Berger-Barringer controversy makes clear that NC should make its judicial ethics rules stronger, not weaker

By: - November 3, 2021 12:00 pm

Image: Adobe Stock

Image: Adobe Stock

The justices of the North Carolina Supreme Court are currently debating how they should handle conflicts of interest. Indeed, two Republican justices are now the target of motions to “disqualify” based on alleged conflicts in a case challenging a pair of constitutional amendments adopted and placed on the statewide ballot by the legislature in 2018.

Justice Phil Berger, Jr. is the son of a defendant, Senate Leader Phil Berger, whose authority as a legislator is challenged in the lawsuit. Justice Tamara Barringer, who was elected to the court in 2020 along with Berger, is a former legislator who voted for the amendments while serving in the Senate.

The salient question in the debate at this point is “who decides?” Conservatives and some former chief justices have argued that when a party to a dispute asks that a justice sit out that case, that justice—the one with an alleged conflict of interest—should decide if they can hear the case. The court should reject this proposal, because it would lead to perceived bias in the judiciary.

The North Carolina Code of Judicial Conduct prohibits judges from hearing any case in which their “impartiality may reasonably be questioned.” The rules specify that this includes cases involving their relatives and cases in which they have an interest that could be impacted.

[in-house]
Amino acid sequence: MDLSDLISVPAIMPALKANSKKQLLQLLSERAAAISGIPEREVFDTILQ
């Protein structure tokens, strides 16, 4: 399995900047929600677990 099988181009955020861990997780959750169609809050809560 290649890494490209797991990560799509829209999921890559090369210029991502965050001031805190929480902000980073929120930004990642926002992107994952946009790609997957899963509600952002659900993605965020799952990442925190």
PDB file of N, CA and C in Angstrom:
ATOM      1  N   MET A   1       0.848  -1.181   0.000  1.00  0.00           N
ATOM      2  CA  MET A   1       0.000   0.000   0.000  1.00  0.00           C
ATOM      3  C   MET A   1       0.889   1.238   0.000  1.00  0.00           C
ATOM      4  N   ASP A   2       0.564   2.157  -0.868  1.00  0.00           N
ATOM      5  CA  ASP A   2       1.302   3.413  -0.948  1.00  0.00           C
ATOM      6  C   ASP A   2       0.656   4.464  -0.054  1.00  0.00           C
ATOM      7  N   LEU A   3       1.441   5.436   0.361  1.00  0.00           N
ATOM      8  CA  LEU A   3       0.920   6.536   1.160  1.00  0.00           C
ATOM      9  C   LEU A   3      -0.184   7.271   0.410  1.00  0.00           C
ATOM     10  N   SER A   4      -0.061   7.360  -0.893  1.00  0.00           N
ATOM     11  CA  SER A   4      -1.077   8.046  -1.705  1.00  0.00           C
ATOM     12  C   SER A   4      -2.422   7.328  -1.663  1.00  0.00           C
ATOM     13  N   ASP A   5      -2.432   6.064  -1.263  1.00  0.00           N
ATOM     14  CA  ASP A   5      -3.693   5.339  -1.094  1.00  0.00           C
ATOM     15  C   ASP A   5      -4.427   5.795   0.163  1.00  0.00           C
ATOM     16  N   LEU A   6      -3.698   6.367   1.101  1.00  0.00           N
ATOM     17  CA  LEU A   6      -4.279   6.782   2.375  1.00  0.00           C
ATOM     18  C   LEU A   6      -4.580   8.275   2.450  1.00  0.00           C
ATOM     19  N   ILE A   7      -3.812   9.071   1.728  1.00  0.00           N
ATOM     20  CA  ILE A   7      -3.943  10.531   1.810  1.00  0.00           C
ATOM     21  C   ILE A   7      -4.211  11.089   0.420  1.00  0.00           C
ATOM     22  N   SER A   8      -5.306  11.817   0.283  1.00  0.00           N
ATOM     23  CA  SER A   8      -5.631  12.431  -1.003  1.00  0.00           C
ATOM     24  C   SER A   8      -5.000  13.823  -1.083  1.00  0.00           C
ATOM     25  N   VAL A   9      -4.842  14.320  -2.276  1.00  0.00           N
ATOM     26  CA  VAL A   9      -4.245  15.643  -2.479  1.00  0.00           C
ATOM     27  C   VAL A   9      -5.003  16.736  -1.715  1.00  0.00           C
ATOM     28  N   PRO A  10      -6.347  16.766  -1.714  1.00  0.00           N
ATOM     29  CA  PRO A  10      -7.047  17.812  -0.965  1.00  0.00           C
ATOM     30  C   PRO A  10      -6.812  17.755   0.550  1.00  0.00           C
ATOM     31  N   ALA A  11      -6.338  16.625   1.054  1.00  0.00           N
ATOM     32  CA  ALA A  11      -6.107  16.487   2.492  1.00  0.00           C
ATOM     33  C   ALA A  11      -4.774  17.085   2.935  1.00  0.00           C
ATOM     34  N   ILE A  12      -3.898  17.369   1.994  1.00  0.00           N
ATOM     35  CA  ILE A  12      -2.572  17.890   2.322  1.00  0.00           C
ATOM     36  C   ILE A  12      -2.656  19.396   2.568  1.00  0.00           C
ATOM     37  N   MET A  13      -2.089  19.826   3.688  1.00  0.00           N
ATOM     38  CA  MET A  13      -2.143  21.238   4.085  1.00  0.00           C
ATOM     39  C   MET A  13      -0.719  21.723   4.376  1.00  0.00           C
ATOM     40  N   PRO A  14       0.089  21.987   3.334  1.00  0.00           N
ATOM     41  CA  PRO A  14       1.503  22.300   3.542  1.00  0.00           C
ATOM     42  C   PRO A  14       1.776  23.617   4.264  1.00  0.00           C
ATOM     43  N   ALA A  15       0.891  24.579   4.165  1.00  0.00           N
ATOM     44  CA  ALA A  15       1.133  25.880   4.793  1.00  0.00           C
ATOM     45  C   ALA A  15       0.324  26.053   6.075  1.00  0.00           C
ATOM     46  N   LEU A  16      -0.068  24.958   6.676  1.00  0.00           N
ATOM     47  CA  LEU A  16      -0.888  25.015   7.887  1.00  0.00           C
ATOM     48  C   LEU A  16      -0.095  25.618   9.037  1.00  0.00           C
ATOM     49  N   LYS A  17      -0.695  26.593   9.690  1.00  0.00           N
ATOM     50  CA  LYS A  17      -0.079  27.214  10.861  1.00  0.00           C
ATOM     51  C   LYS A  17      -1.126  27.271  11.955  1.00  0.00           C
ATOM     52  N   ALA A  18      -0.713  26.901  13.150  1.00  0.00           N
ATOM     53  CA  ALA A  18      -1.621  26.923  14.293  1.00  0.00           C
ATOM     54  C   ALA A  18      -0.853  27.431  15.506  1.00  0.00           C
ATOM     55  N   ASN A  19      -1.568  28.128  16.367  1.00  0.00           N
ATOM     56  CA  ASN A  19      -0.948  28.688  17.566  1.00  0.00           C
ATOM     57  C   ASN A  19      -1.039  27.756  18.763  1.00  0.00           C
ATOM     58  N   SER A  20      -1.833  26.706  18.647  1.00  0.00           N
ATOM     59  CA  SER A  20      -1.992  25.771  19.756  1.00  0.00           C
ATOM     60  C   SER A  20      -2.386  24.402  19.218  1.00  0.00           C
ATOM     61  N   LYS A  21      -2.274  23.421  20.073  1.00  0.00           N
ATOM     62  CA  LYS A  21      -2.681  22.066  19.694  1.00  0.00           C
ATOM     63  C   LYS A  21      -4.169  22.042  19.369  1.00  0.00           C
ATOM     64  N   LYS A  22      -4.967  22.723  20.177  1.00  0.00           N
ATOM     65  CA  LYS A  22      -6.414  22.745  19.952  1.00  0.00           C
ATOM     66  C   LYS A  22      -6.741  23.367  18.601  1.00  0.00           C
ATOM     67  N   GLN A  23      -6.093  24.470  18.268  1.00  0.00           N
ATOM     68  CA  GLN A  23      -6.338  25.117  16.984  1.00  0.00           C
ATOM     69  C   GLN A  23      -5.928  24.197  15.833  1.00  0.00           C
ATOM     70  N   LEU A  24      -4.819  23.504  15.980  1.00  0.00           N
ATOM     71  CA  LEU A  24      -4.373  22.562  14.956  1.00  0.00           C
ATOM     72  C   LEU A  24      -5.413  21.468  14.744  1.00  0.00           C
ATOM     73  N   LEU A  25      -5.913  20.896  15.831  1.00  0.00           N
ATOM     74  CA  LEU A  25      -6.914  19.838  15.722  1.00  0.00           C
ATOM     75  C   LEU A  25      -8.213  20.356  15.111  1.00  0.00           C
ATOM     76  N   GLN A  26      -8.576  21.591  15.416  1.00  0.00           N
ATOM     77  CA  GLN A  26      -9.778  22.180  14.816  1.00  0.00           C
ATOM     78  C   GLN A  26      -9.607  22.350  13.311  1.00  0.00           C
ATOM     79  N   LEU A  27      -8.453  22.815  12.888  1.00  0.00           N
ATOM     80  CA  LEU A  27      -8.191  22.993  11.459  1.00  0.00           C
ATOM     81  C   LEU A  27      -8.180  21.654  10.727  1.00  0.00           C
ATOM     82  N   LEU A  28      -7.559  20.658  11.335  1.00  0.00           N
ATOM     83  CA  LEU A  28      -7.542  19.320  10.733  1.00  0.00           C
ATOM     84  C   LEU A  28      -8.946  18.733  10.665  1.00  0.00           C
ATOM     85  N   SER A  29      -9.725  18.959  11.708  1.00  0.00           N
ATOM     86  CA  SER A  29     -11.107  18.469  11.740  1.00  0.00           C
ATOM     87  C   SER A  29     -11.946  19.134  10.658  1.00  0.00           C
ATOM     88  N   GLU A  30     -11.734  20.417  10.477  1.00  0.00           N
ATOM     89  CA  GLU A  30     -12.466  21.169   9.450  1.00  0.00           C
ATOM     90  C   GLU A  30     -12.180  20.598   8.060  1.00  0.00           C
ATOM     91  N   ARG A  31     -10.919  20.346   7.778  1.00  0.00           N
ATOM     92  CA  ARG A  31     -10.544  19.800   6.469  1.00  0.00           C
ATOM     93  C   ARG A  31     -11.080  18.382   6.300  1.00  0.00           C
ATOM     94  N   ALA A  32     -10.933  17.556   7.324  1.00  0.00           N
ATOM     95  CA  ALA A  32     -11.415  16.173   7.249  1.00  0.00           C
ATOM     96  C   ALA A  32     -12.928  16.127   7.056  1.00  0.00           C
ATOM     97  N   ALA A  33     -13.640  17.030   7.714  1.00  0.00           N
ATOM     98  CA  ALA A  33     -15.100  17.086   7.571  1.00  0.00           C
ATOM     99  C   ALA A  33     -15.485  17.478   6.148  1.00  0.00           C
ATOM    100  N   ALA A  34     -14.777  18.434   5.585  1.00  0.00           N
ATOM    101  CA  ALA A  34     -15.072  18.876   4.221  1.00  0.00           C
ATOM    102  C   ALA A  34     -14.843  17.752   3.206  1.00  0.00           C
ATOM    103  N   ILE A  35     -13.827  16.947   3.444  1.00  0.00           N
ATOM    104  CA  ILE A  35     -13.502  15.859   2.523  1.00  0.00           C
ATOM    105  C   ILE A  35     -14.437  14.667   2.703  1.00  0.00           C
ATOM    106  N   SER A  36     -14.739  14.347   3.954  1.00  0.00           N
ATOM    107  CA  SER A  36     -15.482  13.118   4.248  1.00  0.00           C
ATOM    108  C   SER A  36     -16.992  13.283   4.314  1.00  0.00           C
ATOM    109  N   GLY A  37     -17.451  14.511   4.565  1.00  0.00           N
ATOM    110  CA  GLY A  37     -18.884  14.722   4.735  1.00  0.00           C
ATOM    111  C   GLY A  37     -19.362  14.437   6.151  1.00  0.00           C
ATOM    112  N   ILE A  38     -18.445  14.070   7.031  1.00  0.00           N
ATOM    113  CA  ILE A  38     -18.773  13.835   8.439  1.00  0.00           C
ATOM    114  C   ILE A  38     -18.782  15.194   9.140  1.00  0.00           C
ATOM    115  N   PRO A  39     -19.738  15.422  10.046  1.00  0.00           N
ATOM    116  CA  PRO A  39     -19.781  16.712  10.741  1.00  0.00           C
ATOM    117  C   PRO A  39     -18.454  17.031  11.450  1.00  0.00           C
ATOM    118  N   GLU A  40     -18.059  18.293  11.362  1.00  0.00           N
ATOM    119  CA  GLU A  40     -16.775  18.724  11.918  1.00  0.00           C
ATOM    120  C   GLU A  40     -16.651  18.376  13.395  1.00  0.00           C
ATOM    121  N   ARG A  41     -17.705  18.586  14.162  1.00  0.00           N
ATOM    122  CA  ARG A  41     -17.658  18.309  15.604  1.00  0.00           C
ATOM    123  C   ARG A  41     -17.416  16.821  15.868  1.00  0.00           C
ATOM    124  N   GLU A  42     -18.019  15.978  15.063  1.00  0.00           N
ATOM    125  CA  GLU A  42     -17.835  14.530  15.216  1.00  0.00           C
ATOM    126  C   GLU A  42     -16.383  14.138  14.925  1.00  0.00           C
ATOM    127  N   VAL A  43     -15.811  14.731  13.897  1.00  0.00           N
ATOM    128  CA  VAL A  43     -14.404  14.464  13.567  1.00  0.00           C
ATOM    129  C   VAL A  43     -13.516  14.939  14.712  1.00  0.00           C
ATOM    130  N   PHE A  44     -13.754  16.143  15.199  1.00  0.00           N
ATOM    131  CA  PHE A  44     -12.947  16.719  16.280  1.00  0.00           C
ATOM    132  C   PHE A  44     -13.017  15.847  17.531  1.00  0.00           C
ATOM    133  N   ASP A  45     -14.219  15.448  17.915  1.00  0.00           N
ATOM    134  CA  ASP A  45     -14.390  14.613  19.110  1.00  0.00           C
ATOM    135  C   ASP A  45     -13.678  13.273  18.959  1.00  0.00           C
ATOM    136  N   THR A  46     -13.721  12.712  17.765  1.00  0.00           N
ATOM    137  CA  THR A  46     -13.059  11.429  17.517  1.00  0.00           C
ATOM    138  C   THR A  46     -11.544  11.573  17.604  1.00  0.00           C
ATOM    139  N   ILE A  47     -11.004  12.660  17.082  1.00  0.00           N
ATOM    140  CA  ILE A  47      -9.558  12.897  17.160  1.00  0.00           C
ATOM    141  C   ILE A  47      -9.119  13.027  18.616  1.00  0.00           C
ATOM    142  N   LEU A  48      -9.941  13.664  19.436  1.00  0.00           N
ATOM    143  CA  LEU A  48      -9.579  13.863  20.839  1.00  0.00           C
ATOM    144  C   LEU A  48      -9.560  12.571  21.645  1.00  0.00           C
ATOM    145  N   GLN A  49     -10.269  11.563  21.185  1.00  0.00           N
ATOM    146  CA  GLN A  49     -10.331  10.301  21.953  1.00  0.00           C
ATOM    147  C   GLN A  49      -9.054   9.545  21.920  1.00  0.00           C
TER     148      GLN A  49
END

The court has asked the parties to the case a series of questions on how to handle such motions, and some of them—rather worrisomely—suggest that the Code of Conduct may not even apply to their decisions on recusal. This would mean the justices aren’t bound by judicial ethics rules when deciding whether they can hear cases. The only court in the United States with such unfettered rein is the U.S. Supreme Court.

Justice Phil Berger Jr. and Justice Tamara Barringer

The court even asked if elected judges have “an individual constitutional right” to hear every case that comes before them. The justices also asked about other states that allow high courts, instead of individual justices, to decide when conflicts of interest require disqualification.

In yet another inquiry, the justices asked if the court has “the authority to require the involuntary recusal of a justice who does not believe that self-recusal is appropriate?” If the answer is ‘no,’ then only the judge with the potential conflict of interest could decide if they can hear the case.

Let’s hope the court chooses not to head down this road. Such a system would inevitably lead to perceptions of bias. It would also be a big departure from previous practice. And as the court noted, state law requires a quorum of four of seven justices to act.

Simply put, the North Carolina Supreme Court should not allow individual justices with alleged conflicts of interest to decide if they can hear cases. This would allow individual justices to create their own exceptions to the Code of Conduct, without explaining it to the public.